QEP Spring Series: Faculty Workshops
Study Skills for the New College Student
Friday, March 4th, 2016
9:15am – 10:45am
Highland Business Center Room 214
This presentation will provide an overview of the EDUC 1300 – Effective Learning: Strategies for College Success course. Theoretical models of strategic learning, cognition, and motivation serve as the conceptual basis for the introduction of college-level student academic strategies. The course focuses on a broad range of knowledge, skills, mindsets, and behaviors that support the learning and success of our students in school and in life. Four key elements reflect the overall framework of the course: Personal Skills, Learning Skills, Life Skills, and Mastery Skills. Students use assessment instruments (e.g., learning and personal inventories) to help them identify their own strengths and weaknesses as strategic learners. Students are ultimately expected to integrate and apply the learning skills discussed across their own academic programs and become effective and efficient learners. Breakfast will be served prior to the presentation.
Sharon Frederick, has worn many hats! As Dr. Frederick, she has worked at ACC for the past 20 years, having directed an array of programs to include: Early College High School, Learning Labs, Academic Testing Centers, Student Recruitment, Supplemental Instruction, Bridge Programs, Adult Ed, and supervised her own campus The ACC Robbins Academy. As Professor Frederick, she currently serves as the Department Chair for General Studies & Student Development and SDEV Professor. And as Major Frederick, she served for 24 years in the US Air Force Reserves and the TX Army National Guard, retiring February 2011 after having served in Operation Desert Storm/Desert Shield in Saudi Arabia and the United Arab Emirates, in Kosovo in support of Operation Enduring Freedom, and her last deployment in Iraq from 2009-2010. Her passion for education and deep commitment to helping students reach their full potential speaks for itself! Her mantra is: “All students CAN and WILL succeed” and whether it is Soldiers, staff or students, she instills in them to “mark their work with excellence.” And finally, the BEST hat of all is “Grams” to her beloved nine year old grandson.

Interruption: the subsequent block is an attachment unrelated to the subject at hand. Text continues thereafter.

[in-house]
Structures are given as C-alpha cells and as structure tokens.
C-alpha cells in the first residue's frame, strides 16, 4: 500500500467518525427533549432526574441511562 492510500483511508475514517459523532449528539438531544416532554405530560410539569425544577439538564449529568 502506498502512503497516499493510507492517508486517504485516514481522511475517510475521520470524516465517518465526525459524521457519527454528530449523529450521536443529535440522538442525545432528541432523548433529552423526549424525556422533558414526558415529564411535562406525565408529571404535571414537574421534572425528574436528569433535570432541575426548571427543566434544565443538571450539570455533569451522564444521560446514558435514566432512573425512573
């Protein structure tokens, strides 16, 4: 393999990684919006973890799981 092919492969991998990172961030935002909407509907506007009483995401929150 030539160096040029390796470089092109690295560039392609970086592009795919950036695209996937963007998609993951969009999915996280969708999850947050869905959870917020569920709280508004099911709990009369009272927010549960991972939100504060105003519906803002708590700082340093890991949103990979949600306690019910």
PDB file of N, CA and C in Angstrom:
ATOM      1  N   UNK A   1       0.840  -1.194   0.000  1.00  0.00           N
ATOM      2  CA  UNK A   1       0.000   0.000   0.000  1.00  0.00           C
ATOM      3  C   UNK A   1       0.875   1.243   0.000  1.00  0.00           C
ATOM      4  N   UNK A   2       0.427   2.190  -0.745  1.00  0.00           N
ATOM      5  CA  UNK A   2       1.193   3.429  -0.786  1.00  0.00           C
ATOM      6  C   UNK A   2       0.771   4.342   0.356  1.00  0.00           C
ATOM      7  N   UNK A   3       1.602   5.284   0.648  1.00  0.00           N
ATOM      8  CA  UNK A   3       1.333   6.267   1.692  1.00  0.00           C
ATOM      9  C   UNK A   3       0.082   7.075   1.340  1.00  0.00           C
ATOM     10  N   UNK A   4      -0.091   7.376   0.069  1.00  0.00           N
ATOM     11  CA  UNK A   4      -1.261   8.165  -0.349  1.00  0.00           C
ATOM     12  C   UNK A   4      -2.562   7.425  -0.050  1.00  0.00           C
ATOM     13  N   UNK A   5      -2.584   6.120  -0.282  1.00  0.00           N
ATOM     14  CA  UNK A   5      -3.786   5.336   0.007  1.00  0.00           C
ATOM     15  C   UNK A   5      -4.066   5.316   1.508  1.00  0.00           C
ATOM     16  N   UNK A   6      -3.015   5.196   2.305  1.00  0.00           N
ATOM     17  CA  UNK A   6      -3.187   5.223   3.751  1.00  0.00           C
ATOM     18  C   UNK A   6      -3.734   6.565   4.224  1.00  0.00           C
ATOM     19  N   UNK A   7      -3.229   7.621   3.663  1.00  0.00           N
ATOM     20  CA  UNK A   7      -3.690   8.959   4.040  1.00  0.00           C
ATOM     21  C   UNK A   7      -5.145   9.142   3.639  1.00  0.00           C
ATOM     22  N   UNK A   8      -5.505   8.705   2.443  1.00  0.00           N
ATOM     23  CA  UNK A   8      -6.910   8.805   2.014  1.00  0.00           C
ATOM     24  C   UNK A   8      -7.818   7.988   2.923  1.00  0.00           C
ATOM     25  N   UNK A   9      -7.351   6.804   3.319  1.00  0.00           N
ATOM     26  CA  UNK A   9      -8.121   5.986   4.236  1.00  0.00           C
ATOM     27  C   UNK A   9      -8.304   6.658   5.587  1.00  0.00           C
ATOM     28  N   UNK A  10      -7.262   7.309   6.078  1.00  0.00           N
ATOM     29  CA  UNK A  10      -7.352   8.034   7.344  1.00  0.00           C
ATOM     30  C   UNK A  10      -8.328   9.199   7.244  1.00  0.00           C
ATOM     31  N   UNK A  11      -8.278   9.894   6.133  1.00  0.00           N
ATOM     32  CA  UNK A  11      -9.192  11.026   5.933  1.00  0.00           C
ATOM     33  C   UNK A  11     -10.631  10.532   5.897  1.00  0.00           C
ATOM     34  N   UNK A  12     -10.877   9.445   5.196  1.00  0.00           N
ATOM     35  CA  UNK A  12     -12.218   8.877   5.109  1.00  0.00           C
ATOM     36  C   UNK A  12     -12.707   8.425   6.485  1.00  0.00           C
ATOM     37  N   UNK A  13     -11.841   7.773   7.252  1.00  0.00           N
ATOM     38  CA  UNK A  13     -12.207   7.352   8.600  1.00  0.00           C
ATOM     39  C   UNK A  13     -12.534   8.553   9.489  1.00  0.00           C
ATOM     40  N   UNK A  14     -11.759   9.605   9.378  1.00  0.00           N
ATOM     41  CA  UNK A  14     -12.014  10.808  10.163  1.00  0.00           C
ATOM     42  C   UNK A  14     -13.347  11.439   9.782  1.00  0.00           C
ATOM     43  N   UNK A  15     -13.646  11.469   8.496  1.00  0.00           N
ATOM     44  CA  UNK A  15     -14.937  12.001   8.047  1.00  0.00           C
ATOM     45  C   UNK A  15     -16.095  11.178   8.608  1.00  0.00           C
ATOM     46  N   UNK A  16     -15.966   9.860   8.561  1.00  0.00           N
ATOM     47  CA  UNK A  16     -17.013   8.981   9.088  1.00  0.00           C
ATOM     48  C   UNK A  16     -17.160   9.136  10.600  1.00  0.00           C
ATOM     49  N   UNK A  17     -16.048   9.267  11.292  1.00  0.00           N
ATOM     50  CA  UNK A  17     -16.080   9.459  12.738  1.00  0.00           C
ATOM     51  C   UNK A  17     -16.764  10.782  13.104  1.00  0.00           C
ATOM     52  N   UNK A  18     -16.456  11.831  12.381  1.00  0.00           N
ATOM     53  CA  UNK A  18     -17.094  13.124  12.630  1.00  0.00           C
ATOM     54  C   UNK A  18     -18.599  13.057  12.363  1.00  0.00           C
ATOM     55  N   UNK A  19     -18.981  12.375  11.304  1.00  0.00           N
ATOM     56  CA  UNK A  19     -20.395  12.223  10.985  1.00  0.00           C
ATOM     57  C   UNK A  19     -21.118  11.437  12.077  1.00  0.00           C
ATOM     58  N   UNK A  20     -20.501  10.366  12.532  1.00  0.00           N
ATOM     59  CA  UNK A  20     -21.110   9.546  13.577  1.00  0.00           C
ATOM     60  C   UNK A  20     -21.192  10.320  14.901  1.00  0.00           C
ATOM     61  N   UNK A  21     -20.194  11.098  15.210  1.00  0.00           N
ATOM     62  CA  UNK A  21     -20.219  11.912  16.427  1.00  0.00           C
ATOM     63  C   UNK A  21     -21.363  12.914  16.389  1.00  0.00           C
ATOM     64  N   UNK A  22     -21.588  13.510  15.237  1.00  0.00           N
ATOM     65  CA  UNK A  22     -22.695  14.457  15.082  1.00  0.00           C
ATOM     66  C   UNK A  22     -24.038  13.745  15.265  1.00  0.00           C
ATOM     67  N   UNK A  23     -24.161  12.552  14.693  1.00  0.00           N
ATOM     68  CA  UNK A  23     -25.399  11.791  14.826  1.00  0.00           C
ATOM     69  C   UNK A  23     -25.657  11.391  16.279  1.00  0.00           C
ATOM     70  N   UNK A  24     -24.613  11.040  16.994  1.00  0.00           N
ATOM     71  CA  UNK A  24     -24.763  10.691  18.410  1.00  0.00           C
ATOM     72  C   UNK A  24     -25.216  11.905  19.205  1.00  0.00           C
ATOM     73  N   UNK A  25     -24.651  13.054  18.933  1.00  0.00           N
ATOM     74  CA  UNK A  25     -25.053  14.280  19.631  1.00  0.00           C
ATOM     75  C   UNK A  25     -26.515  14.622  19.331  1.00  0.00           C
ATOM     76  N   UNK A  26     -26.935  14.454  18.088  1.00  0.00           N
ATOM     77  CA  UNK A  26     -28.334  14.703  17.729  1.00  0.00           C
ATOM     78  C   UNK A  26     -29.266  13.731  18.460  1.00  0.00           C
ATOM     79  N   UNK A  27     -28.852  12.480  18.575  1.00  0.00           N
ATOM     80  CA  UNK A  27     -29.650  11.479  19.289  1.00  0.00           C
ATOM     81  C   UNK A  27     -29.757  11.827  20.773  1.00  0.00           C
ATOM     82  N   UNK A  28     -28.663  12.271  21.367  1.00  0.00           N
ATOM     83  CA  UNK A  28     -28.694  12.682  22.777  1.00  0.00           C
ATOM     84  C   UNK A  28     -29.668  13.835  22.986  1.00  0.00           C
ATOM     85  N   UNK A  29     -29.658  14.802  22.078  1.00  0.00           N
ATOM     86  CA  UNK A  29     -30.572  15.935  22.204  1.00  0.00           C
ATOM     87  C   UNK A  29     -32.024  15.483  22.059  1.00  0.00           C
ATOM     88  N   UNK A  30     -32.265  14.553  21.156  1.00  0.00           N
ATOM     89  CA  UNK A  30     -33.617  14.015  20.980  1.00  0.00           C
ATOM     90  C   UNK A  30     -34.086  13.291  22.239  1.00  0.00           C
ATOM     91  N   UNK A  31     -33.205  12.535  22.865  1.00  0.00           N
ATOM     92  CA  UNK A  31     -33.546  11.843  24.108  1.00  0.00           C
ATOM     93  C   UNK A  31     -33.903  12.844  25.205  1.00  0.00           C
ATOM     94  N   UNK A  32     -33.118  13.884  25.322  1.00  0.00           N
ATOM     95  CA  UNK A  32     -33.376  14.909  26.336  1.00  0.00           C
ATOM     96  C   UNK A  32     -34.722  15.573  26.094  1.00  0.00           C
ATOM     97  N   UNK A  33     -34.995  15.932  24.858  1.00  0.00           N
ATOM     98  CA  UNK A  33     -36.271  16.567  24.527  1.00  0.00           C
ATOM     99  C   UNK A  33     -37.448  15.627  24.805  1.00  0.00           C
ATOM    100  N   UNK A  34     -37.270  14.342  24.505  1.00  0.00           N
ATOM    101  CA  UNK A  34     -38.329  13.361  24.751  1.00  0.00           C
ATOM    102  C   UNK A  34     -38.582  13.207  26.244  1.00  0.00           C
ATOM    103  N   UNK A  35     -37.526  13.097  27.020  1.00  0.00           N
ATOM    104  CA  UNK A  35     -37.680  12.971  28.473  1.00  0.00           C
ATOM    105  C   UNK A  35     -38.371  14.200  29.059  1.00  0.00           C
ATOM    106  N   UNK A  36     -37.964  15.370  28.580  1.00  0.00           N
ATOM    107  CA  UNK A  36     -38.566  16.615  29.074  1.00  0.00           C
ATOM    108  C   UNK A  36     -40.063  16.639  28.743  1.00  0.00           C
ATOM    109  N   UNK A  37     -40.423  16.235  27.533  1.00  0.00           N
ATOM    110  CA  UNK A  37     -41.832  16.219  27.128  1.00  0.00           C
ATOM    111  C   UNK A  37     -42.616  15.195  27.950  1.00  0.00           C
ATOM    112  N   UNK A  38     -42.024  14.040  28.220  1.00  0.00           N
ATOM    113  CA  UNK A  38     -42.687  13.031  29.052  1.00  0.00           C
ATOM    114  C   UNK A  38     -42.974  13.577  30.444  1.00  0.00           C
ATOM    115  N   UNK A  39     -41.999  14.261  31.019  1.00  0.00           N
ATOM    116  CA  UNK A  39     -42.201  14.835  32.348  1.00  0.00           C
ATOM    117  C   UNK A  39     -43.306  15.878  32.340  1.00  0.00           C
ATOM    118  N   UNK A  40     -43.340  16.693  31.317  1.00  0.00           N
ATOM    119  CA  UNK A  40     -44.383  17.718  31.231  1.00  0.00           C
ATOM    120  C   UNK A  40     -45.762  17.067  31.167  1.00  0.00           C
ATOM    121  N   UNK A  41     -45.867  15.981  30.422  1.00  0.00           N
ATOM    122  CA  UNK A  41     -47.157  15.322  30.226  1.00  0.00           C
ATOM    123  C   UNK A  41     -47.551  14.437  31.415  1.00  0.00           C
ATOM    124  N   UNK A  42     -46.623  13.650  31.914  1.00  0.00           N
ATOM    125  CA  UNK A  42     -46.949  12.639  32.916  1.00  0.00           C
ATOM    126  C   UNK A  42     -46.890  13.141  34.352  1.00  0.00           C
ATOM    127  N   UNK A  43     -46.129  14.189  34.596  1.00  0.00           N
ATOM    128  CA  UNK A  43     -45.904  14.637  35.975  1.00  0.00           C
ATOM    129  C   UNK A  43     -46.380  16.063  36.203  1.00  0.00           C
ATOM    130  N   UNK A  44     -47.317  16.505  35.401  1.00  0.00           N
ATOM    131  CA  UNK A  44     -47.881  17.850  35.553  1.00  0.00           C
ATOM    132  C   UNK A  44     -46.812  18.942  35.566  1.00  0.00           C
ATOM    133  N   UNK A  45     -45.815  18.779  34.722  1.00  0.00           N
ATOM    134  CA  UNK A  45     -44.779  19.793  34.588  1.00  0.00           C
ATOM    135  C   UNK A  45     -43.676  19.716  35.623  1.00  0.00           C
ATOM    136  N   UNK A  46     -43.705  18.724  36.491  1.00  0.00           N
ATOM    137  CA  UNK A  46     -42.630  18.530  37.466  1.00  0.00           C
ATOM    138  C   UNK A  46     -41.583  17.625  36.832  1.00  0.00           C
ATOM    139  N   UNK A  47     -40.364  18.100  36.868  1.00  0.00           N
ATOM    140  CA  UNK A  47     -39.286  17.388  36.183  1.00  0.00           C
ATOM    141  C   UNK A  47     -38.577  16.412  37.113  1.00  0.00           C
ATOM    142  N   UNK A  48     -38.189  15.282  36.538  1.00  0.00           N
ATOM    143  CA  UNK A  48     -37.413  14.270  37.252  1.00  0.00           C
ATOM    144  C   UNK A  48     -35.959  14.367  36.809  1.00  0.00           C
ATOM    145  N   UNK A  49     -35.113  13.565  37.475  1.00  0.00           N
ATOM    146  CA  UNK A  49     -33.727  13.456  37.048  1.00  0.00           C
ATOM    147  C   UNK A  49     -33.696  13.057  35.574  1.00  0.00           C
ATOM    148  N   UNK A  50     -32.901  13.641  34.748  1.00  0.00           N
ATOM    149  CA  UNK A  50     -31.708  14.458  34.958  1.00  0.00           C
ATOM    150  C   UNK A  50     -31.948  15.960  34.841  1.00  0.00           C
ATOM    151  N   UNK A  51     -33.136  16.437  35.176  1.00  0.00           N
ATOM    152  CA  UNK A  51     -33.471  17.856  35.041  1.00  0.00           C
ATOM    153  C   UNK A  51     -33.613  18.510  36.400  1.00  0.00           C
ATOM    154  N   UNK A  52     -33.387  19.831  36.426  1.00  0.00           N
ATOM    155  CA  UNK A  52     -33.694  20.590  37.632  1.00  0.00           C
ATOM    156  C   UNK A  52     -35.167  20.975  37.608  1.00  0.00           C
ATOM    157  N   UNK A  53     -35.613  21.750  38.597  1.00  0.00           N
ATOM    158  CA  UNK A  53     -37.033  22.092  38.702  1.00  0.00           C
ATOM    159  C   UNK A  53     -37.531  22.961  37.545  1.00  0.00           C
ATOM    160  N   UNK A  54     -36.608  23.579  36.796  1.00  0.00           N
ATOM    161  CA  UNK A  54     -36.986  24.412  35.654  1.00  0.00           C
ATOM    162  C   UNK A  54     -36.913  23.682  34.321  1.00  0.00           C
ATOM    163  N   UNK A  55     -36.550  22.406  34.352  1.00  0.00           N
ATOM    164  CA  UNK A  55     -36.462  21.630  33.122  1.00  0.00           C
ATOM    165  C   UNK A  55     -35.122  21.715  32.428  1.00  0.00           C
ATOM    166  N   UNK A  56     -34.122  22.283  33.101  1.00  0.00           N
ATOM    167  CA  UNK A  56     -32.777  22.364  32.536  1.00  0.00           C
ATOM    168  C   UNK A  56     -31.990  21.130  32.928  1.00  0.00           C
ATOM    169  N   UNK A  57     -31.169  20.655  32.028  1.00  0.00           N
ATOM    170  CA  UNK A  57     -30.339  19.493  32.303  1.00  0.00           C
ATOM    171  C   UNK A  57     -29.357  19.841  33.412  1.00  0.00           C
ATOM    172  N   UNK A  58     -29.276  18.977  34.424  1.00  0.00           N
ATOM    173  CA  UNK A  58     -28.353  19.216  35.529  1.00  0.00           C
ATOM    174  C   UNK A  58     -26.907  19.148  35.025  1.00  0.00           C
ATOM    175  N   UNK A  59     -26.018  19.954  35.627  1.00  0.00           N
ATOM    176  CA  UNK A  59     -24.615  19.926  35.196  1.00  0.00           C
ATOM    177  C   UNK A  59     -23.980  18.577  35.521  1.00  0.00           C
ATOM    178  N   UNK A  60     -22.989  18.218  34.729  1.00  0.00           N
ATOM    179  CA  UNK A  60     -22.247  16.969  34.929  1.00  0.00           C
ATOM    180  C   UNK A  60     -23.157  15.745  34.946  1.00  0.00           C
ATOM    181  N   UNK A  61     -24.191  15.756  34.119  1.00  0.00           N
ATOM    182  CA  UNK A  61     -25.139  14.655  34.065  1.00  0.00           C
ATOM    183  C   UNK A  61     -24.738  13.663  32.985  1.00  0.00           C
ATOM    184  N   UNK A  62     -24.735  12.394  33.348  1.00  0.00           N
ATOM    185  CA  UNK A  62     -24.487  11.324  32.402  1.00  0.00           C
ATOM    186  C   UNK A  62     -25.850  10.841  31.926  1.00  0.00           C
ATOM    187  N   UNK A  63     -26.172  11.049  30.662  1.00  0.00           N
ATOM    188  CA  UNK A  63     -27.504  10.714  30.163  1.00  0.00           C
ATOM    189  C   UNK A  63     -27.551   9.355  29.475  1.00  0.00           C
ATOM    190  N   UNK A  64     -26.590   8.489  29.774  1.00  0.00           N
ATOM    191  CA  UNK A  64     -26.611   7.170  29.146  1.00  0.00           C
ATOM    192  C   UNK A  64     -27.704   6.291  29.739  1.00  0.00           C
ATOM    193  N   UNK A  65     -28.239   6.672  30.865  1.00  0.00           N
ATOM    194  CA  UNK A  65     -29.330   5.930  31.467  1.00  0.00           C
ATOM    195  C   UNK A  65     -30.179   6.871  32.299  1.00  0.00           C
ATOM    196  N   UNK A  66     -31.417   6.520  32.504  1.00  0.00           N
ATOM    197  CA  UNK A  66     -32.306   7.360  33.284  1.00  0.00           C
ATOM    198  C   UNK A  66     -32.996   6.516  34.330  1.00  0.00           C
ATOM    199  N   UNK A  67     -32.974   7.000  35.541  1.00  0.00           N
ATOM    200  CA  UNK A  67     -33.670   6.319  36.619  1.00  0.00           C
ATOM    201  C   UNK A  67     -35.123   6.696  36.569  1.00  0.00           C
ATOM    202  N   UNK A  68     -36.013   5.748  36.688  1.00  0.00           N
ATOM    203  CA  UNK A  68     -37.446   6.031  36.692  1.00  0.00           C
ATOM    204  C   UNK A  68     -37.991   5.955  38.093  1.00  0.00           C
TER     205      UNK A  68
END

New Developments in Developmental Math
Friday, March 4th, 2016
11:00am – 1:30pm
Highland Business Center Room 201
The first 45 minutes of the session will be a round table lunch (lunch will be provided) to discuss preparing our students for college level math. After lunch Gary Rockswold and Terry Krieger will conduct the following presentation: Teaching developmental math is an important challenge, because math opens doors for our students and allows them additional opportunities. This presentation discusses some research, ideas, and philosophies for making math more accessible for a larger portion of our student body. In addition, a new Interactive Developmental Math (IDM) program will be discussed and demonstrated. IDM allows students to be guided interactively through an entire course in manner similar to how a live tutor would teach. IDM is particularly helpful for students who have difficulty reading the text or organizing their own study plan.
For over 30 years Gary Rockswold has taught mathematics, computer science, and physical science at a wide variety of levels, including high school, undergraduate, and graduate students. He received his bachelor’s degree from St. Olaf College and his Ph.D. in applied mathematics from Iowa State University. He has been a principal investigator of parallel computing at the Minnesota Supercomputer Institute and is an emeritus professor of mathematics at Minnesota State University, Mankato. He is an author and has published numerous mathematics textbooks for Pearson Education at both the developmental and precalculus levels. His motivation for writing is to make mathematics more inclusive for a greater number of students by presenting mathematics in a contextual, meaningful way.
Terry Krieger has taught mathematics at the middle school, high school, vocational, community college, and university levels. His undergraduate degree in secondary education is from Bemidji State University in Minnesota, where he graduated summa cum laude. He received his MA in mathematics from Minnesota State University–Mankato. In addition to his teaching experience in the United States, Terry has taught mathematics in Tasmania, Australia, and in a rural school in Swaziland, Africa, where he served as a Peace Corps volunteer. He has been involved with various aspects of mathematics textbook publication for more than 20 years and has joined his friend Gary Rockswold as co-author of a developmental math series published by Pearson Education.